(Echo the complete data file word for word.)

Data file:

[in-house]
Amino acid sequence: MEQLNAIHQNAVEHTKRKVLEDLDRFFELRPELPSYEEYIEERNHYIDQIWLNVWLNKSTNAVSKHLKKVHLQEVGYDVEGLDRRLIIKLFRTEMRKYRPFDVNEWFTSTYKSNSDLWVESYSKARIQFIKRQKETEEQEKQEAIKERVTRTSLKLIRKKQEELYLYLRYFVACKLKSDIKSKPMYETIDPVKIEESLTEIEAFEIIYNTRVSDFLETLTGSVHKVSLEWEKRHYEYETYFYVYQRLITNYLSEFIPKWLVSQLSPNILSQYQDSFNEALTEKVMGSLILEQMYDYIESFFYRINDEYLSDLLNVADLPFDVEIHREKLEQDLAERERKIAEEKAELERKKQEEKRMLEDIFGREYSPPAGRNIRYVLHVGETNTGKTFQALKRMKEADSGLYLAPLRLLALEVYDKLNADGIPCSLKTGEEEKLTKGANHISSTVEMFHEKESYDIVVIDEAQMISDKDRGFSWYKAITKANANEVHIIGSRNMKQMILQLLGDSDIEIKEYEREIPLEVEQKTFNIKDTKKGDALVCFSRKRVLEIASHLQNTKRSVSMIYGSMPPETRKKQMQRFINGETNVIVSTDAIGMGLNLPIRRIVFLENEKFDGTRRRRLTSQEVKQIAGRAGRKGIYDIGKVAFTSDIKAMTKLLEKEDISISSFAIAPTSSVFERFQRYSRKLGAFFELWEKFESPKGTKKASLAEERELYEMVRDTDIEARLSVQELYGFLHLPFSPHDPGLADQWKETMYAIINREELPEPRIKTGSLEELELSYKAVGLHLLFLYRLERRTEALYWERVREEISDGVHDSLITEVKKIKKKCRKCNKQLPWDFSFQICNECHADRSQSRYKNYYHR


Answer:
[in-house]
Amino acid sequence: MEQLNAIHQNAVEHTKRKVLEDLDRFFELRPELPSYEEYIEERNHYIDQIWLNVWLNKSTNAVSKHLKKVHLQEVGYDVEGLDRRLIIKLFRTEMRKYRPFDVNEWFTSTYKSNSDLWVESYSKARIQFIKRQKETEEQEKQEAIKERVTRTSLKLIRKKQEELYLYLRYFVACKLKSDIKSKPMYETIDPVKIEESLTEIEAFEIIYNTRVSDFLETLTGSVHKVSLEWEKRHYEYETYFYVYQRLITNYLSEFIPKWLVSQLSPNILSQYQDSFNEALTEKVMGSLILEQMYDYIESFFYRINDEYLSDLLNVADLPFDVEIHREKLEQDLAERERKIAEEKAELERKKQEEKRMLEDIFGREYSPPAGRNIRYVLHVGETNTGKTFQALKRMKEADSGLYLAPLRLLALEVYDKLNADGIPCSLKTGEEEKLTKGANHISSTVEMFHEKESYDIVVIDEAQMISDKDRGFSWYKAITKANANEVHIIGSRNMKQMILQLLGDSDIEIKEYEREIPLEVEQKTFNIKDTKKGDALVCFSRKRVLEIASHLQNTKRSVSMIYGSMPPETRKKQMQRFINGETNVIVSTDAIGMGLNLPIRRIVFLENEKFDGTRRRRLTSQEVKQIAGRAGRKGIYDIGKVAFTSDIKAMTKLLEKEDISISSFAIAPTSSVFERFQRYSRKLGAFFELWEKFESPKGTKKASLAEERELYEMVRDTDIEARLSVQELYGFLHLPFSPHDPGLADQWKETMYAIINREELPEPRIKTGSLEELELSYKAVGLHLLFLYRLERRTEALYWERVREEISDGVHDSLITEVKKIKKKCRKCNKQLPWDFSFQICNECHADRSQSRYKNYYHR